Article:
DLA Piper IPT attorneys Barry Heller, John Hughes and Karen Marchiano recently conducted a webinar reviewing 2018's top franchise developments. Two stand out from the rest.
Provisions prohibiting the franchisee from hiring an employee from another franchisee or the franchisor have come under attack. Concern over these clauses stems from Department of Justice and FTC guidance issued in 2016, providing that "naked" no-poaching agreements among companies are per se unlawful under federal antitrust laws. But the guidance also said no-poaching clauses that are ancillary or reasonably related to otherwise pro-competitive agreements would be assessed under a more lenient standard, such as the rule of reason.
As a result of activity by state attorneys general, many franchisors have agreed to eliminate no-poaching clauses from their future agreements and not to enforce them in existing agreements. At least one franchisor, Jersey Mike's Subs, refused to settle and became embroiled in litigation with Washington State.
Employees of franchisees have also filed putative class actions against many of the largest franchisors, asserting that these no-poaching clauses constitute per se violations of antitrust laws. Recently, the DOJ filed notices of intent to file a statement of interest in three of these actions, informing the court of its position that no-poaching clauses in franchise agreements should not be assessed under the per se standard, but under a rule of reason. The Washington State Attorney General filed a submission asserting such clauses should be treated as per se illegal under Washington State antitrust law.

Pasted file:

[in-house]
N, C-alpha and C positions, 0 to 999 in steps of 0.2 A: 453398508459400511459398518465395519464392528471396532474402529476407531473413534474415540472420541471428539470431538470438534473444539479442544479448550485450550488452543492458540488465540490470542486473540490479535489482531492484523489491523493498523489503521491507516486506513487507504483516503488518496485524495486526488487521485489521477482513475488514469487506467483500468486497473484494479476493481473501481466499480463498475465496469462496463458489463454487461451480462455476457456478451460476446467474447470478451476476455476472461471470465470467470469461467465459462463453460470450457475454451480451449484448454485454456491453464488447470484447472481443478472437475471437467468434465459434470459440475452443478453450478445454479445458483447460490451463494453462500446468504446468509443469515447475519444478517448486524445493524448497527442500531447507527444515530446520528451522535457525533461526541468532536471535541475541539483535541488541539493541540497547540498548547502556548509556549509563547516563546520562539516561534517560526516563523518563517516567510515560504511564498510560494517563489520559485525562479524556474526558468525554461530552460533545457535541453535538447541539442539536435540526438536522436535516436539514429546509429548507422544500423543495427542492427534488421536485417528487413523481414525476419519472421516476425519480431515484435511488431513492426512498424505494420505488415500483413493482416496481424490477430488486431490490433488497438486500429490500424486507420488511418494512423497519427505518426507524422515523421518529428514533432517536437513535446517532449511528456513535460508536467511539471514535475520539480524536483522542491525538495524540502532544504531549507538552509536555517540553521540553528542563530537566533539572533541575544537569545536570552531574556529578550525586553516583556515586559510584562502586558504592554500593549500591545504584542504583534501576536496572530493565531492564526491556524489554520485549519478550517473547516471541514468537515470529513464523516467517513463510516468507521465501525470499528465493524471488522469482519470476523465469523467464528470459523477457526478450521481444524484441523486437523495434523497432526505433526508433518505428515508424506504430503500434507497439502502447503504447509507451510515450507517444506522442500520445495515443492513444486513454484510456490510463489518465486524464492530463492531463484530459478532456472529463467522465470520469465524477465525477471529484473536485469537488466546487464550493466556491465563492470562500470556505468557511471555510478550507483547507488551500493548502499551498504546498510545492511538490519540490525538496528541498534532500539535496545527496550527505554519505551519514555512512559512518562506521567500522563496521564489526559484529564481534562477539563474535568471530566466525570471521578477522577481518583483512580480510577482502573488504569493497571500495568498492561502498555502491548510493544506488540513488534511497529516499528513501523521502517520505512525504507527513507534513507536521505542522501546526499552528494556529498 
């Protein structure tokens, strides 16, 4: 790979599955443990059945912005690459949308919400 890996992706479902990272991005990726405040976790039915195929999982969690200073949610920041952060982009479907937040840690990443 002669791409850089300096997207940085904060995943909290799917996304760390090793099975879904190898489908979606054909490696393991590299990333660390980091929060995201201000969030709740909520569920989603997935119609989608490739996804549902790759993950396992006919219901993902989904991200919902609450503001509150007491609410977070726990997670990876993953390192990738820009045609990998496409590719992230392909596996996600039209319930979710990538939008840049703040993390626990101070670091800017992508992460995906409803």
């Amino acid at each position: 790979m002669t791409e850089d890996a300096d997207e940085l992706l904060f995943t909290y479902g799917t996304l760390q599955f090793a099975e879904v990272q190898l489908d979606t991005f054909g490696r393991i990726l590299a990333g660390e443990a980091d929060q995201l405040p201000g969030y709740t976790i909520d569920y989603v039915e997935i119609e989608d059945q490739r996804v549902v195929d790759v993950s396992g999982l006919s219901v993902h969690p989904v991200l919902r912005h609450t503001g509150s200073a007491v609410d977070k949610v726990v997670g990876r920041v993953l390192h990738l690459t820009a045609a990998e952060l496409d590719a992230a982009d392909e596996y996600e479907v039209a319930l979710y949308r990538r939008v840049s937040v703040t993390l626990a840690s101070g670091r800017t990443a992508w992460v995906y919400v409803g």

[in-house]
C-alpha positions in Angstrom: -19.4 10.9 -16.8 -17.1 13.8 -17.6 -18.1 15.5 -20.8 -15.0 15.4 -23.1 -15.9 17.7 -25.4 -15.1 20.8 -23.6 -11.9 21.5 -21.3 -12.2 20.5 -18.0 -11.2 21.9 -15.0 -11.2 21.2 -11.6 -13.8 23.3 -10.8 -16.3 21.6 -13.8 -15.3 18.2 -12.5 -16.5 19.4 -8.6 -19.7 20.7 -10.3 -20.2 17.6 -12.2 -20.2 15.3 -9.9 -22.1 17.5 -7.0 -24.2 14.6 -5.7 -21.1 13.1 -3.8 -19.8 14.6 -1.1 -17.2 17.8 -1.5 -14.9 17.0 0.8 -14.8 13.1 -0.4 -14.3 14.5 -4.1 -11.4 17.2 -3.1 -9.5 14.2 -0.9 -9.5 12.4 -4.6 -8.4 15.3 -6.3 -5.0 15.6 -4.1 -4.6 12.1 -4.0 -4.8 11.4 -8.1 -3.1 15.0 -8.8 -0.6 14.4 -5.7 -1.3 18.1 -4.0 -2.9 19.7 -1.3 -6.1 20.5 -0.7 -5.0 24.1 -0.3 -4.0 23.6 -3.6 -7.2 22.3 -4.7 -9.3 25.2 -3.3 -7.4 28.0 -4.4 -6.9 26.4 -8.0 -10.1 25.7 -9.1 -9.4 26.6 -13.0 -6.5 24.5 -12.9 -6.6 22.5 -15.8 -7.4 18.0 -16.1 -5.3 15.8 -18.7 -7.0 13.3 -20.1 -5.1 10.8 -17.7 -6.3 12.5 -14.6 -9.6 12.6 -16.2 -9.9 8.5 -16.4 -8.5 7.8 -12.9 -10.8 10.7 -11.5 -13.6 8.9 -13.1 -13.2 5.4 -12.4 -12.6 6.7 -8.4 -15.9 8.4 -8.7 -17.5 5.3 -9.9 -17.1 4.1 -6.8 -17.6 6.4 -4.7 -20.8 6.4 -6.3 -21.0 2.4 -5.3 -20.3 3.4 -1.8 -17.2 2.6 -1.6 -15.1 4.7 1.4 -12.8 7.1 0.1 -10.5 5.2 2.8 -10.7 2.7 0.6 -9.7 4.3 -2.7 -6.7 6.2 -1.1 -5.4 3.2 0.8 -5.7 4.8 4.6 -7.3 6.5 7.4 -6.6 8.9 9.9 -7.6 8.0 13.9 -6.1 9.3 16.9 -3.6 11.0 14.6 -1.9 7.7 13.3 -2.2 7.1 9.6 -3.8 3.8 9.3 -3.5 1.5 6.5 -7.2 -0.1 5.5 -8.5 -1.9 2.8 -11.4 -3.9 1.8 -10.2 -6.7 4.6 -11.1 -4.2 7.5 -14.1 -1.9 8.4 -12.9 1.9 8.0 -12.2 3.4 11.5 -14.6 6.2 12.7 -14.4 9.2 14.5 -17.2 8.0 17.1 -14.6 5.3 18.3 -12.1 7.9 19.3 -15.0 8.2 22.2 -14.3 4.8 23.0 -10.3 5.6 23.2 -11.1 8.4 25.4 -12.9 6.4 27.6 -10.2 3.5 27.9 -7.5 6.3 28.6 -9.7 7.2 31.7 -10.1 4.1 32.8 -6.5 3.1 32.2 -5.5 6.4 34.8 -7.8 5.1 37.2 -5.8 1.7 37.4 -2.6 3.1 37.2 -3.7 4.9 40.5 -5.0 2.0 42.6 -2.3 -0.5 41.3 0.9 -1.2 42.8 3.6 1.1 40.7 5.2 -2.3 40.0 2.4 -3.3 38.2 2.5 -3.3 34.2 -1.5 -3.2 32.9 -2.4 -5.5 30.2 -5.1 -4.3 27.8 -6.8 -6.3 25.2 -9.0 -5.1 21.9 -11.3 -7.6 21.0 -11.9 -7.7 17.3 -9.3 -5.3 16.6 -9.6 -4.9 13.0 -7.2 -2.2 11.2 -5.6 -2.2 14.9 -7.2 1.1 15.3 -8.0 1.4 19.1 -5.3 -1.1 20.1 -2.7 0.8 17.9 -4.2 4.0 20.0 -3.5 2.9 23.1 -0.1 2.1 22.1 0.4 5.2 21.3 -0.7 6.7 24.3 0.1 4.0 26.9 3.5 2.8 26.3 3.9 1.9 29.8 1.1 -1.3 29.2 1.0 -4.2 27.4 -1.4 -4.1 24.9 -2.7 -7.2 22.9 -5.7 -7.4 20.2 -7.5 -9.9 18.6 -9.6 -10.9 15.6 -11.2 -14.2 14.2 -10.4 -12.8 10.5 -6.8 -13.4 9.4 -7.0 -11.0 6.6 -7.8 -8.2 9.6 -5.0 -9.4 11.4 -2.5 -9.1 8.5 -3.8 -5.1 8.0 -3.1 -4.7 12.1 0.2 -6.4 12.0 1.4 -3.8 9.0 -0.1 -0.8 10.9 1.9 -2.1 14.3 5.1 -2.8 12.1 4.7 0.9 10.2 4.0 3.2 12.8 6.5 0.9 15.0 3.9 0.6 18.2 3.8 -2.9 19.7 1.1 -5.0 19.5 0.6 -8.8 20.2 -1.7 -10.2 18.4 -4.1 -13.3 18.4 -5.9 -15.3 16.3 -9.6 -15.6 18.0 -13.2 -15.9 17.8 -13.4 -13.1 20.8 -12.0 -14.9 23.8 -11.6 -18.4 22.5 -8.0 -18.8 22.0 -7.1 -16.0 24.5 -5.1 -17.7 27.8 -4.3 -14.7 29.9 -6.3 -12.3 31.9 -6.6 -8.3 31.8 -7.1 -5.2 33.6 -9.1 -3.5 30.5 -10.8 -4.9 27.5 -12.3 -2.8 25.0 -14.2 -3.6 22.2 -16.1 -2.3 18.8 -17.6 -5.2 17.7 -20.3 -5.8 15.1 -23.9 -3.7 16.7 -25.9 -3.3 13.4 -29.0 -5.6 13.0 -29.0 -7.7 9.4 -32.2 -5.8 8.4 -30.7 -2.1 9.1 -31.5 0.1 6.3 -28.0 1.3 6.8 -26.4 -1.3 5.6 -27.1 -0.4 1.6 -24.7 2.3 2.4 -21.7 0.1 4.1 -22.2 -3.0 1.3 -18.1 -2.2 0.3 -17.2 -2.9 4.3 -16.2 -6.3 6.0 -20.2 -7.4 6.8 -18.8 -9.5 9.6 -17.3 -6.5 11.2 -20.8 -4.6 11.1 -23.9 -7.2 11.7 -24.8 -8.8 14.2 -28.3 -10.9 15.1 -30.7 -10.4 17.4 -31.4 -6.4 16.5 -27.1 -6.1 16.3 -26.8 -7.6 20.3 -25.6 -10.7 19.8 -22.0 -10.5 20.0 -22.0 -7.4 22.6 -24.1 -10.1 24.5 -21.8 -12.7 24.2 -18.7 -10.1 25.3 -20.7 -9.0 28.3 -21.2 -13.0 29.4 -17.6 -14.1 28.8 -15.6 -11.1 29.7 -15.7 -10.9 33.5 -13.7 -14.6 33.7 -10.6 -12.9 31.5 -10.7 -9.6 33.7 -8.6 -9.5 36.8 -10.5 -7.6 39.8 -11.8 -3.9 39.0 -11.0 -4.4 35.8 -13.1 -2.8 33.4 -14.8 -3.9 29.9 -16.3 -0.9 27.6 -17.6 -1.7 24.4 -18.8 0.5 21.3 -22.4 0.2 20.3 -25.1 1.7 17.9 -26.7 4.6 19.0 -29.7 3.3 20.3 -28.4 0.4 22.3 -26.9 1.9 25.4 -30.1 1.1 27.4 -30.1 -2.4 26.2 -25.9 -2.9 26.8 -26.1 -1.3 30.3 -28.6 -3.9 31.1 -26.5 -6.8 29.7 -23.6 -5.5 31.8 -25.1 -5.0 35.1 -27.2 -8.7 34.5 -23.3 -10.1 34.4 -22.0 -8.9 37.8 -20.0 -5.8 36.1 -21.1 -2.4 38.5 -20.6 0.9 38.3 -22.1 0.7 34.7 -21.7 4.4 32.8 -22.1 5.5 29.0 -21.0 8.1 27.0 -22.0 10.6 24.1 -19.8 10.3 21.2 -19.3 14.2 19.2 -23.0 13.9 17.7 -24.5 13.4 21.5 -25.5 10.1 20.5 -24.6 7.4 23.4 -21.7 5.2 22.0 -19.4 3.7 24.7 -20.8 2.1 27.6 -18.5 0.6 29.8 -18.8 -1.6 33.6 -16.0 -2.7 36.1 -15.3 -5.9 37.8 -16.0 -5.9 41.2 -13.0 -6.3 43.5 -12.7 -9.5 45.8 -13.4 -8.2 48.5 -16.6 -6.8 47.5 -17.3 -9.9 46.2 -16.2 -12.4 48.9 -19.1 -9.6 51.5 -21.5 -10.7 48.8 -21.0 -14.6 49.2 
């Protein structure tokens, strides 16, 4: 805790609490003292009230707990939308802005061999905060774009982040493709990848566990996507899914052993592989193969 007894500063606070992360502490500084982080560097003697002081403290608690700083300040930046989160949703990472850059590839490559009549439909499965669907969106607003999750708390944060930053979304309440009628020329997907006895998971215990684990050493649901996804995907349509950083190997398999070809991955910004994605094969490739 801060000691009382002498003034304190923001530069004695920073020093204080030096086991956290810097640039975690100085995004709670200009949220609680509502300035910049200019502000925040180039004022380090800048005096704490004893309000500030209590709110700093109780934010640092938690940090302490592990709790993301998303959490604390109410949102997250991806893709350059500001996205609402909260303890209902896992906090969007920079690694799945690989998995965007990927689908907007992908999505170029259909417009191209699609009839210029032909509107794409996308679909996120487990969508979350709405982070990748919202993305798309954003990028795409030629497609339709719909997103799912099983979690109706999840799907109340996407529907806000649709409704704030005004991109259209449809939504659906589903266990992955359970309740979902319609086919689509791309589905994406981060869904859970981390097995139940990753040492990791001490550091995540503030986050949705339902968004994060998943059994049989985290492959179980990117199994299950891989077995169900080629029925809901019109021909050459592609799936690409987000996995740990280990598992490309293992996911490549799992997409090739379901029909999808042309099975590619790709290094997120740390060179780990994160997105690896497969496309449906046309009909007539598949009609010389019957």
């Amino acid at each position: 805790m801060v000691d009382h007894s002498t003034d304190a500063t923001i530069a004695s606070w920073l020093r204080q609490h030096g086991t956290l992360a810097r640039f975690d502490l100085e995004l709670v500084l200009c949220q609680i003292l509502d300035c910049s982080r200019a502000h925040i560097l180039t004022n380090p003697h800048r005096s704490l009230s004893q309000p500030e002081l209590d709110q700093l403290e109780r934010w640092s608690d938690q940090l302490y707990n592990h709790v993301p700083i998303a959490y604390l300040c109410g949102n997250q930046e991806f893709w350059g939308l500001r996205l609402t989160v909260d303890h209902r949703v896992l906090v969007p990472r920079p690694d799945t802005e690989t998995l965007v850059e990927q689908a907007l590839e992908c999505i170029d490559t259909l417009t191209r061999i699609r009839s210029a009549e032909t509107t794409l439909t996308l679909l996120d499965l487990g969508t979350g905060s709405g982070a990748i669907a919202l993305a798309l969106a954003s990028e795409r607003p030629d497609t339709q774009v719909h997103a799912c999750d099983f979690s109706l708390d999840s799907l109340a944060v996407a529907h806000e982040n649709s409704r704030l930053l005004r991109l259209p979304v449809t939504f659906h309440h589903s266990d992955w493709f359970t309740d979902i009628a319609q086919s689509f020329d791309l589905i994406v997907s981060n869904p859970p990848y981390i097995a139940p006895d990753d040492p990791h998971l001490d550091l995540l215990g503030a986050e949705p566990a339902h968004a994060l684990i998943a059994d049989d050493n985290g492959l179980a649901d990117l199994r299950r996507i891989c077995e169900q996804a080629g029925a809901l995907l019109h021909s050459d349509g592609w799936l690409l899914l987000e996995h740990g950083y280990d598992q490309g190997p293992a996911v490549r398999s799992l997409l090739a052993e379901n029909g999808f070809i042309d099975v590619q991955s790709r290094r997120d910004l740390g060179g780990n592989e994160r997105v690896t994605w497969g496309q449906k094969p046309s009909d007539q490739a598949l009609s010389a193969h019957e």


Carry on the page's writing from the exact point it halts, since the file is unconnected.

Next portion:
As of the time of this printing, we await court rulings on these filings.
Joint employer claims
In 2018, franchisors continued to face lawsuits asserting they were the joint employers of their franchisees' employees. While such claims have largely survived motions to dismiss, the trend that they face defeat on summary judgment has continued: Jimmy John's prevailed on summary judgment in the Northern District of Illinois and Domino's prevailed on summary judgment in the Southern District of New York.
On the National Labor Relations Act front, the United States Court of Appeals for the DC Circuit ruled in Browning-Ferris Industries v. NLRB, 911 F.3d 1195 (D.C. Cir. 2018) (a non-franchise case closely watched by the franchise community) that the NLRA's test for joint employer status is determined by the common law of agency, under which to be a joint employer, control – which can be direct or indirect, exercised or reserved – must bear on the essential terms and conditions of the worker's employment.
Franchisors are waiting to see how this test is applied in the franchise context to controls franchisors exercise over their franchisees.
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